Saturday was happily met by several very tired teachers, but we were not dying out just yet. The four of us (the foreign teachers) were taken to a fun dinner by our fabulous TAs where a special kind of rice wine is served called Dong-dong-ju, that to me, is very similar to unfiltered sake. We were also served several kinds of Korean pancakes that were DE-LI-CIOUS. Let’s see, there was also a plate of spicy chicken feet, a plate of pork (regular meat and skin, imagine sautéed pork rinds), glass noodles with vegetables, savory brown gelatin, and of course, lots of kimchee. One of the pancakes was even a kimchee pancake, I gotta’ make it when I go home, you would never believe how good it is.

After dinner, I had my first proper noribong experience. That is, basically a private karaoke room for four hours with an unhealthy serving of soju and beer snuck in from the corner store. A bottle of soju is about two dollars here and there’s no cutoff time. No wonder why I have heard that there is a problem with Korean men drinking too much.

The noribong was great, we went crazy, singing and dancing like it was going out of style.

The next day, I and the other teachers were in bad need of some recuperation. We were lucky, because that day we had planned to have the samgyetang again (that ginseng whole chicken soup) and experience the Korean style spa. Sarah, Nick, Ryan, Ellie, Heidi, and I rode the bus to a restaurant for the delicious soup and then Sarah, Nick, Ellie, and I took a taxi to In Spa World.

Let me tell you, that this is one of the craziest best things ever. It costs about ten dollars to get in and it’s the size of a big casino, four floors of it. However, instead of blackjack tables and slot machines, there are saunas and hot tubs. There are separate women and men’s sections where most people are very naked and very “whatever” about it. The hot tubs and cold tubs are mostly in this area. Then there is a shared floor where both men and women can go. The saunas are mostly in this area.

When you first walk in, you take your shoes off (of course) and put them in a little locked cubby. You trade that key for another key and then go up to the locker rooms. On your way into the locker room, you stop at a front counter where you pick up your little outfit you have to wear in the shared area: comfy shorts and a t-shirt, pink for women, blue for men, and green for kids. After you change into your little outfit and drop your stuff off in your locker, you head down to the shared area where there is food, massage chairs and a lot of relaxing going on. The floor and air is very well heated and people just sleep anywhere, really… anywhere; the nearest bench, the floor, a chair, wherever. There are snack bars where they have delicious fresh beverages, ice cream, fruit, and more. There are counters where they sell clothes, beauty products, underwear, swimsuits, eggs, everything. We; Sarah, Ellie (our newfound Korean friend), and I, got these big cups of Shikye, a refreshing sweet rice drink before we went for our sweats. I was especially interested in sweating and checking out the saunas. Everything has a digital temperature outside of it, bith the saunas and the hot tubs, so you can choose just how hot you want to be. The most surprising thing to me when I first walked into one of the saunas was that there was a television mounted into the wall behind some Plexiglas.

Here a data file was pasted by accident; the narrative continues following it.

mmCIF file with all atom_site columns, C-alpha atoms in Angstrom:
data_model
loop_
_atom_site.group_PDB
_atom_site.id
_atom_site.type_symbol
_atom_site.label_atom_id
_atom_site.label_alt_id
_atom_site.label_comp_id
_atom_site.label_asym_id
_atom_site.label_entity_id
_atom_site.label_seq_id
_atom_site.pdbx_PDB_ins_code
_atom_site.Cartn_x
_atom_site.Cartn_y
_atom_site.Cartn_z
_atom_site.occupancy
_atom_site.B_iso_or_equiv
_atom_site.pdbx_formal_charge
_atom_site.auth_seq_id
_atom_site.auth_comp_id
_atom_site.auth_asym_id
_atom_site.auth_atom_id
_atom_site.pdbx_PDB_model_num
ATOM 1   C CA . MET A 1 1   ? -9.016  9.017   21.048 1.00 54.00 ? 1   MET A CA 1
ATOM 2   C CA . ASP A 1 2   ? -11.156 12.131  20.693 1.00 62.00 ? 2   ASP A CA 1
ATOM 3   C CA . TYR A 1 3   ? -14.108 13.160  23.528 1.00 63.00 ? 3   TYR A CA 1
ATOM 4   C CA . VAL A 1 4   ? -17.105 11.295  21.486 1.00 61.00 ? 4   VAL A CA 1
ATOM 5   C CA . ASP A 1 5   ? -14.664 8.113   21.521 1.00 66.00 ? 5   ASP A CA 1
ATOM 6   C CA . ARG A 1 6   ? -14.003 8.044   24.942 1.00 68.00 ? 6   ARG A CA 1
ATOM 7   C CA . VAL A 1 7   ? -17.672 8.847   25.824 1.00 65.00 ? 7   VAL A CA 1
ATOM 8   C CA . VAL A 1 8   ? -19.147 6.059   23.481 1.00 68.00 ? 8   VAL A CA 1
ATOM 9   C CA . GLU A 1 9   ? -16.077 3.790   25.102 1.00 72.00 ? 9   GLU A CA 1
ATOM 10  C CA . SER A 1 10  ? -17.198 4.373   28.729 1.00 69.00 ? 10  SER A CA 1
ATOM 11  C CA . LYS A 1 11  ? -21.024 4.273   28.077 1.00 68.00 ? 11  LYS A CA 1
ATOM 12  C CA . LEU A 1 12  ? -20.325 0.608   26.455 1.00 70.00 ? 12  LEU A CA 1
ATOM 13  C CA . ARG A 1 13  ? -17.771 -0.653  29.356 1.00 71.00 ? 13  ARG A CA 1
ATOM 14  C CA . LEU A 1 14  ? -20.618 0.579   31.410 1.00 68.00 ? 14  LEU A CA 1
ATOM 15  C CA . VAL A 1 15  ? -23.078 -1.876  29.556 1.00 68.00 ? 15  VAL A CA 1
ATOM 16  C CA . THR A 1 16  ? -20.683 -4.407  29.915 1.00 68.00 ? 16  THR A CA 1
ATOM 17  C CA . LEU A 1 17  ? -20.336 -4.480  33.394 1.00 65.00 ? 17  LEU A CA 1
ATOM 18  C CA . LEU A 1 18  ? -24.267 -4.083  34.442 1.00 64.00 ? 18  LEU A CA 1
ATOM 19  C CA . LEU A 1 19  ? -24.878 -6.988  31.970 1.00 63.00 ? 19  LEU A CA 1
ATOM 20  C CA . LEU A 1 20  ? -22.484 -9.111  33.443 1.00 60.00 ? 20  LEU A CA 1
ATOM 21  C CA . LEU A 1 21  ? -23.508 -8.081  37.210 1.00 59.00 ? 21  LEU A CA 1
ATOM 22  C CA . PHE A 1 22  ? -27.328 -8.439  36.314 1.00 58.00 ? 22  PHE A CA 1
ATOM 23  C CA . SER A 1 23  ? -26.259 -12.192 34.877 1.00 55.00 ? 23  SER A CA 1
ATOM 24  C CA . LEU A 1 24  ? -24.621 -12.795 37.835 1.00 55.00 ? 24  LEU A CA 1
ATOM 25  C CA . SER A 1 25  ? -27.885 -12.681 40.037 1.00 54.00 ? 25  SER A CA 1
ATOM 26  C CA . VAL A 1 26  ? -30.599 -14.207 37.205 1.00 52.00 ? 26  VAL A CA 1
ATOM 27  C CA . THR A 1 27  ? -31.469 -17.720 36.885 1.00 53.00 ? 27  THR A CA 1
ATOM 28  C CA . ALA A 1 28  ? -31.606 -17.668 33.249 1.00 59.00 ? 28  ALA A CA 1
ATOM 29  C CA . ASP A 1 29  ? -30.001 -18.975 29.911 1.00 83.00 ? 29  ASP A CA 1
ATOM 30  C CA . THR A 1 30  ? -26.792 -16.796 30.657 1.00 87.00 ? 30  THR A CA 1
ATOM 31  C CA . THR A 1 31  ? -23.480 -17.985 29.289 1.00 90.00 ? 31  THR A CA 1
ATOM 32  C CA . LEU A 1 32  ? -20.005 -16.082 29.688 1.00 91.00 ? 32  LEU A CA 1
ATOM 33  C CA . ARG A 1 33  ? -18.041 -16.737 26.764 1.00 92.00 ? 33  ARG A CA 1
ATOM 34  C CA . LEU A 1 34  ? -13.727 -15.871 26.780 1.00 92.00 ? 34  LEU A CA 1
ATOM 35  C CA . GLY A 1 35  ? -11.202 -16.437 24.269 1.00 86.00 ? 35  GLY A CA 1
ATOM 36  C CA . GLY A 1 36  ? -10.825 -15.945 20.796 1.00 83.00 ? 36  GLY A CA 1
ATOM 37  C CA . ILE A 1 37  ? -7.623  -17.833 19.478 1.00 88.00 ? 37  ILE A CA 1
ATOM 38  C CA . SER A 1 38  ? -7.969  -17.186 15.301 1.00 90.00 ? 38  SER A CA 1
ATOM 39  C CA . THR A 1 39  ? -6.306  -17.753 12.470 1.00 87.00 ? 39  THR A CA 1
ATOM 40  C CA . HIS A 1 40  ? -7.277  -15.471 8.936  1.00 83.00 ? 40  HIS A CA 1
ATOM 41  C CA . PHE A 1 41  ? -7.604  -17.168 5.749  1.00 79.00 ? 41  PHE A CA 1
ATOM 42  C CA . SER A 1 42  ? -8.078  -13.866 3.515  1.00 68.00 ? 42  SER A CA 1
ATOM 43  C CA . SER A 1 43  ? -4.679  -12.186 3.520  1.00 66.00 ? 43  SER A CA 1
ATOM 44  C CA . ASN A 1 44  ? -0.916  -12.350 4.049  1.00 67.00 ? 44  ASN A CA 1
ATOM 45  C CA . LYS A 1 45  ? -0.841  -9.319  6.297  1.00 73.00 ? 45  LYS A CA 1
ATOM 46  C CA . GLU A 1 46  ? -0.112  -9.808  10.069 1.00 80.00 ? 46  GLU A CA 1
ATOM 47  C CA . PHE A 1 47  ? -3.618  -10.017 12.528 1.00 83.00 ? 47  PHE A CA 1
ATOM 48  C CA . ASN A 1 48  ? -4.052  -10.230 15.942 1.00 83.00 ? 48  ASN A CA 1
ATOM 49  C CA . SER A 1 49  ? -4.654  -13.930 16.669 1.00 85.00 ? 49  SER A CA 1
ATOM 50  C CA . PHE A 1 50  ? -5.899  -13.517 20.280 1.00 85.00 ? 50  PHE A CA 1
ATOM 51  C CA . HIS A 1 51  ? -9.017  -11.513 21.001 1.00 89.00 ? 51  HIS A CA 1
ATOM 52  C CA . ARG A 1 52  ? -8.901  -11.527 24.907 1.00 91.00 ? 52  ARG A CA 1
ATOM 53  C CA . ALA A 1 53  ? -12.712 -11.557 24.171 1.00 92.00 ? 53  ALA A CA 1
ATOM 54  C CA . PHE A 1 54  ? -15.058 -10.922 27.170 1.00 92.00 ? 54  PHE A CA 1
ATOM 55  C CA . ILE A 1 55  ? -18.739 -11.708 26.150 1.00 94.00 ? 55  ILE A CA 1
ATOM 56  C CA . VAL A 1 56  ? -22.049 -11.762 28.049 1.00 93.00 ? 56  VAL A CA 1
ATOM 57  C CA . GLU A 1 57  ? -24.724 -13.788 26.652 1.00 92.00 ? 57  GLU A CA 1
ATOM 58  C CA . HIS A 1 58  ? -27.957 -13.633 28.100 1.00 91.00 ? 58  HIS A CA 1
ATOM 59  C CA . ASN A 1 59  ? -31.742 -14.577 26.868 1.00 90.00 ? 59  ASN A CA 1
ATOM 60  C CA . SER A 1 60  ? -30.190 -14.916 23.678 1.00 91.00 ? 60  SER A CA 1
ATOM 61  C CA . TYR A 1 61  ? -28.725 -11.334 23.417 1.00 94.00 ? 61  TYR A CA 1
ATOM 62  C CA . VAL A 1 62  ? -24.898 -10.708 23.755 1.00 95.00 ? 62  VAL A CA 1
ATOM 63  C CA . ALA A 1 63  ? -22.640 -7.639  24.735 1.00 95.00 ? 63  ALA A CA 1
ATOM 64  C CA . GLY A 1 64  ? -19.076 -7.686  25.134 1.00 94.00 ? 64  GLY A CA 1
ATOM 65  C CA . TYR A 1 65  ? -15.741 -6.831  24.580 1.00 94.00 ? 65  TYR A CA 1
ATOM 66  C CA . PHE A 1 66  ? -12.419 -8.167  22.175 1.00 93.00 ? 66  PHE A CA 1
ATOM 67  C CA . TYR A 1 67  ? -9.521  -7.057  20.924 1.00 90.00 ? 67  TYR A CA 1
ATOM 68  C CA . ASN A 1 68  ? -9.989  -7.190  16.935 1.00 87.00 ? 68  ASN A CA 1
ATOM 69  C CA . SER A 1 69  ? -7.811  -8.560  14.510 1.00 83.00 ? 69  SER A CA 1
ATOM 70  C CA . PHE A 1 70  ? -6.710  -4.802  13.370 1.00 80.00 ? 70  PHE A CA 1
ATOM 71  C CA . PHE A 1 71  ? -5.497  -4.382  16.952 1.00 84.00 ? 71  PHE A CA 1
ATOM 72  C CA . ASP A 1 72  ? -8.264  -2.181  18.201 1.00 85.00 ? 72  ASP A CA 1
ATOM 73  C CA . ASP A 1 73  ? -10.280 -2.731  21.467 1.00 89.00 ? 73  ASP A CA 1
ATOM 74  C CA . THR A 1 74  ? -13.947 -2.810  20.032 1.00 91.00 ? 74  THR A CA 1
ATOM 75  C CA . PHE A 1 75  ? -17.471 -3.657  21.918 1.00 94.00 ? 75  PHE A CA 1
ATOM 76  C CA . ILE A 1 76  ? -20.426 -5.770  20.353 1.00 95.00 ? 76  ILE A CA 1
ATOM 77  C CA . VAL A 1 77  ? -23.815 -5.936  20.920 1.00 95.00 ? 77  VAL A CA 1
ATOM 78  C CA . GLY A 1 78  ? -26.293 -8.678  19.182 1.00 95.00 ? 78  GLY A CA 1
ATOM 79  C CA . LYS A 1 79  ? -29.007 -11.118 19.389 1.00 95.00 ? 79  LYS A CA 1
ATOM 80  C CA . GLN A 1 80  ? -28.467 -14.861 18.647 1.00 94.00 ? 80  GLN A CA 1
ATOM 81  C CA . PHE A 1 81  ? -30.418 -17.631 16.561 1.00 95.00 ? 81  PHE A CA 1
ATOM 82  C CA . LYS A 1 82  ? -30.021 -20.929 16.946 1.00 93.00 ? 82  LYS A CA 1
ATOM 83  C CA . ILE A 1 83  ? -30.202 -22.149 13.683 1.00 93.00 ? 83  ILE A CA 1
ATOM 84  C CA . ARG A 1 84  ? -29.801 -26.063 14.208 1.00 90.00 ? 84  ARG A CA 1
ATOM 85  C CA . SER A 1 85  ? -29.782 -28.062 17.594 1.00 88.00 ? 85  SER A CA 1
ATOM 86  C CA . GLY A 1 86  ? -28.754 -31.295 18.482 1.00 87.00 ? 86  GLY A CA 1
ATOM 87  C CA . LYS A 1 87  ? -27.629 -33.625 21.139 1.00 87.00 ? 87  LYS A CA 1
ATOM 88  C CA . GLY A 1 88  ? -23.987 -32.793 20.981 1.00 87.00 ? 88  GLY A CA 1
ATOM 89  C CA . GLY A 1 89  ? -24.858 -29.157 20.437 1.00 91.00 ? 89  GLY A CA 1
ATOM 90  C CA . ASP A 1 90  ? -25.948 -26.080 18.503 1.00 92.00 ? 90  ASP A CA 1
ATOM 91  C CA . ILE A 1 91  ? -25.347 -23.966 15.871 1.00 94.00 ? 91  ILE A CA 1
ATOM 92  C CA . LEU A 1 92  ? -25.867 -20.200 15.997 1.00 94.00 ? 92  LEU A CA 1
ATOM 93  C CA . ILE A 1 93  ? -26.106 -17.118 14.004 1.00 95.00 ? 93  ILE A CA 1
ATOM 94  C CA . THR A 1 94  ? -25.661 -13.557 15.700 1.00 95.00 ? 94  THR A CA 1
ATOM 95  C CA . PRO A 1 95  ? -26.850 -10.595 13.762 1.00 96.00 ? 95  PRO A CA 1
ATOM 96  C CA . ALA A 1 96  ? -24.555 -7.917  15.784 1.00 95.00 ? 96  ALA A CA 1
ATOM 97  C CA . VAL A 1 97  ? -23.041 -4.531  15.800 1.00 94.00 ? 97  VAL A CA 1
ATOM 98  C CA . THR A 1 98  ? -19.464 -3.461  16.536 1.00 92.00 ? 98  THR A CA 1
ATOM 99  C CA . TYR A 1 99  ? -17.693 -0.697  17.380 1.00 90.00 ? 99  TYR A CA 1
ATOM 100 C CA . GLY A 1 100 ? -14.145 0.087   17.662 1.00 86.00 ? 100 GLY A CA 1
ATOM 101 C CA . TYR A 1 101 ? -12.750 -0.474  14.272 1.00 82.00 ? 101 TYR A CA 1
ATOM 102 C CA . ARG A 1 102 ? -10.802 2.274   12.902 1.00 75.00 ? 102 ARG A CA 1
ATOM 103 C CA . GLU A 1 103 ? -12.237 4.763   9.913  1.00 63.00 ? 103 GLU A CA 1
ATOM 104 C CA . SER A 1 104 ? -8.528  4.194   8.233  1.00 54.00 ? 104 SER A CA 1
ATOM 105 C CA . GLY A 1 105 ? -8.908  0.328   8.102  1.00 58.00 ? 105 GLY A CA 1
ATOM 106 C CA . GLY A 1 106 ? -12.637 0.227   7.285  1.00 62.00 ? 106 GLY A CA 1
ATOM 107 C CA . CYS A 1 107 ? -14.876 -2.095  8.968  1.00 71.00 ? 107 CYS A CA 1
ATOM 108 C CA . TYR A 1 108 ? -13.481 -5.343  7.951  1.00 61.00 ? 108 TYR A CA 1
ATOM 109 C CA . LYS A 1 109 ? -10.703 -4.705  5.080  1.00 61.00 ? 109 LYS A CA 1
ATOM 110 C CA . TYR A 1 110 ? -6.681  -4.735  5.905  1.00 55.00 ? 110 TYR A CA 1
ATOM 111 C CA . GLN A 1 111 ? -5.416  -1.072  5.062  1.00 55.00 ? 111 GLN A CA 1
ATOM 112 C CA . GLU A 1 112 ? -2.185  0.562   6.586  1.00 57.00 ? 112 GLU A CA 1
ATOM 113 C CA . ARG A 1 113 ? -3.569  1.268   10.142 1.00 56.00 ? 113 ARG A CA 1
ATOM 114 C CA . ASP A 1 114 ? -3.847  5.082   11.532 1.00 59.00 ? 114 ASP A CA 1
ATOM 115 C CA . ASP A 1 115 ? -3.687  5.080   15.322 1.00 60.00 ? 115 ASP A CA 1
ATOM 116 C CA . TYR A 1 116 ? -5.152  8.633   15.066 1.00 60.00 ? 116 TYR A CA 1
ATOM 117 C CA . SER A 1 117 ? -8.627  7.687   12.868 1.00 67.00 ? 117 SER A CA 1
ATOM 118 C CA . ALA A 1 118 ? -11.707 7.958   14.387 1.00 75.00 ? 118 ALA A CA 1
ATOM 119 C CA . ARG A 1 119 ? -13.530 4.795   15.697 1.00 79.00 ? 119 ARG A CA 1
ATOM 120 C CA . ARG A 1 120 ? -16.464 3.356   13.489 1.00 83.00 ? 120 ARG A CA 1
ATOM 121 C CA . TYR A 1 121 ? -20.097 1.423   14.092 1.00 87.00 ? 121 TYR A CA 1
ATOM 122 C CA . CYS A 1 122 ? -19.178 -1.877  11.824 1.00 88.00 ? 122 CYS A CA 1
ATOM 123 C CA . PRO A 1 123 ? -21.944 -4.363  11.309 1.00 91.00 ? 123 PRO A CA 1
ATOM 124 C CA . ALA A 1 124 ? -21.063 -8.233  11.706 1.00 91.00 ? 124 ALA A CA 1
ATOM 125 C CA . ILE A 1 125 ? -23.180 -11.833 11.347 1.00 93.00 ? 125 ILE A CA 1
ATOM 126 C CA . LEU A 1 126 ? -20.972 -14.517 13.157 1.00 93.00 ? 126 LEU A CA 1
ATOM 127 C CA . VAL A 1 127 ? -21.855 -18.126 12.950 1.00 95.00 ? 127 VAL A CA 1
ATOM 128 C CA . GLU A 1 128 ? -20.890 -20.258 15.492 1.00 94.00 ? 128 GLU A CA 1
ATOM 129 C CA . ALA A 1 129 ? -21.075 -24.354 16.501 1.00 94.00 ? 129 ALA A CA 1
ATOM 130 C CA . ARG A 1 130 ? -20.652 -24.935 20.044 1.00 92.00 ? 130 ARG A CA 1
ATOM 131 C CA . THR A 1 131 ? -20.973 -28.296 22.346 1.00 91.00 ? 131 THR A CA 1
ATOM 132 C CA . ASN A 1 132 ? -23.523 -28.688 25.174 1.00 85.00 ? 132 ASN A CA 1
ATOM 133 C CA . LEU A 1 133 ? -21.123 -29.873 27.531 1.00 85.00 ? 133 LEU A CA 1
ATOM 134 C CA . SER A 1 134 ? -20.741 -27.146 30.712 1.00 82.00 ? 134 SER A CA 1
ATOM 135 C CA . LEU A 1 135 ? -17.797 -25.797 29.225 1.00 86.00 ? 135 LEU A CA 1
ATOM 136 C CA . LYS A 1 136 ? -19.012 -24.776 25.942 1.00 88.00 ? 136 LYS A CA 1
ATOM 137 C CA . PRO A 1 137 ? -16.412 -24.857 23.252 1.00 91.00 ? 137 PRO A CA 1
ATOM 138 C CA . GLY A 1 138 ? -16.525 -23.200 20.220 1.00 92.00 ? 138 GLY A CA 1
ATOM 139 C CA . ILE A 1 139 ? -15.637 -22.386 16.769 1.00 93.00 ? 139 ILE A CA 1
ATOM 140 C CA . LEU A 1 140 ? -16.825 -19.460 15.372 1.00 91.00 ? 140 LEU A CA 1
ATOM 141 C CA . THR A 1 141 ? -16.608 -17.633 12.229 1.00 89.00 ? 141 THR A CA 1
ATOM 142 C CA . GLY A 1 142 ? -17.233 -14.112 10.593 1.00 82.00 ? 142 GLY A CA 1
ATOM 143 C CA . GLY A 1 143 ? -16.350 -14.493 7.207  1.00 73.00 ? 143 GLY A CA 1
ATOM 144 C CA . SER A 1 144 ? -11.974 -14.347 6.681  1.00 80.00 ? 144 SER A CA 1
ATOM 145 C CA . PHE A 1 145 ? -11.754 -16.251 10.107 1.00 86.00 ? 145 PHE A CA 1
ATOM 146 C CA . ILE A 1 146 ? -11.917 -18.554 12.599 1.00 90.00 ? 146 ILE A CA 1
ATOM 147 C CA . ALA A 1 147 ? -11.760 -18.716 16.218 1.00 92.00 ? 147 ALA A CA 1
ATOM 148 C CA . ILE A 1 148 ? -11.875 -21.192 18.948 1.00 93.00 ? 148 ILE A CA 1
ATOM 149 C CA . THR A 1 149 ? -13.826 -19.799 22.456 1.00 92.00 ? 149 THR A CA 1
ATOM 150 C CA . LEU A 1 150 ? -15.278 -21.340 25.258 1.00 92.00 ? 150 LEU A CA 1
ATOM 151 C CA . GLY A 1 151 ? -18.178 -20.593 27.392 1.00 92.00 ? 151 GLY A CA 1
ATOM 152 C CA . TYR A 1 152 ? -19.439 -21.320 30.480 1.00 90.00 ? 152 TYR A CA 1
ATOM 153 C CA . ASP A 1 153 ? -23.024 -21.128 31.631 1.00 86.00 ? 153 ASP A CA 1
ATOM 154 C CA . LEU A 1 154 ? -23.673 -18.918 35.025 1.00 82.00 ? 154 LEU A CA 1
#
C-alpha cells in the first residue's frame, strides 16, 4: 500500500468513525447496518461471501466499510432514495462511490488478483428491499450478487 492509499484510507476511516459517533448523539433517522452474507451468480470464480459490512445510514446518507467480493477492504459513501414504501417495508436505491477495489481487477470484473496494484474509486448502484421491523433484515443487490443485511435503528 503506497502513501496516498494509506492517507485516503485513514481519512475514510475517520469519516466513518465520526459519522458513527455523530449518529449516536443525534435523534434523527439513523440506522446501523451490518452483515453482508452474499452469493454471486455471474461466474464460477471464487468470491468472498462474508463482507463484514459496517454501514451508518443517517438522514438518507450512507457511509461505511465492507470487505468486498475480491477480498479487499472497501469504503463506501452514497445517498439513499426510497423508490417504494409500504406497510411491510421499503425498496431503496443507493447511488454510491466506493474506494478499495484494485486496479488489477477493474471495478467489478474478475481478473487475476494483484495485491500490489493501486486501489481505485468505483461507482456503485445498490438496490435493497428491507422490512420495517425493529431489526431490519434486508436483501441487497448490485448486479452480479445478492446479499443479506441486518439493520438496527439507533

You have to understand that this seems to be a regular family affair and there are lots of kids and whole families, couples, friends. That’s actually one of the things I really like about it. It’s like a park that’s indoors and you come out feeling refreshed and glistening. The first room was a little too comfortable for me as I wanted something hotter, so I went into the next room with a higher temperature gauge. I was surprised to find that the floor was covered in coral-colored rocks. So, imagine walking into a blasting hot, enormous, circular sauna, with a TV playing Korean dramas or music videos, some little kids watching the TV, some grandparents taking a nap, all in a sandbox filled with walnut-sized, hot, pink, rocks. It was great and boy, did it make you sweat. You lay down right on the hot rocks and settle yourself into a perfectly shaped little rock bed. You can even take some of the rocks and put them on top of you to really get the sweat going. I came out of there dripping!

Well, I had to wash off after all that sweating, so it was back up to the locker room to get naked and do some bathing. Through the locker room you enter a bath house full of showers, Korean-style bathing buckets, hot tubs of varying degrees, steam rooms, and one of my favorites, a cold sea water tub just big enough to swim around in. When you go in, you take a shower, scrub the heck out of your skin to get rid of all of those dead skin cells that you’ve been sweating through. Then you go in the hot tub for as long as you can stand (I like the hottest one). When your pores are all open and relaxed, you scrub the heck out of them again, shower off and then get back in the tub. I liked to stay in the hot tub and then go in the cold sea water tub and then do the process all over again as many times as I can stand it without getting sick.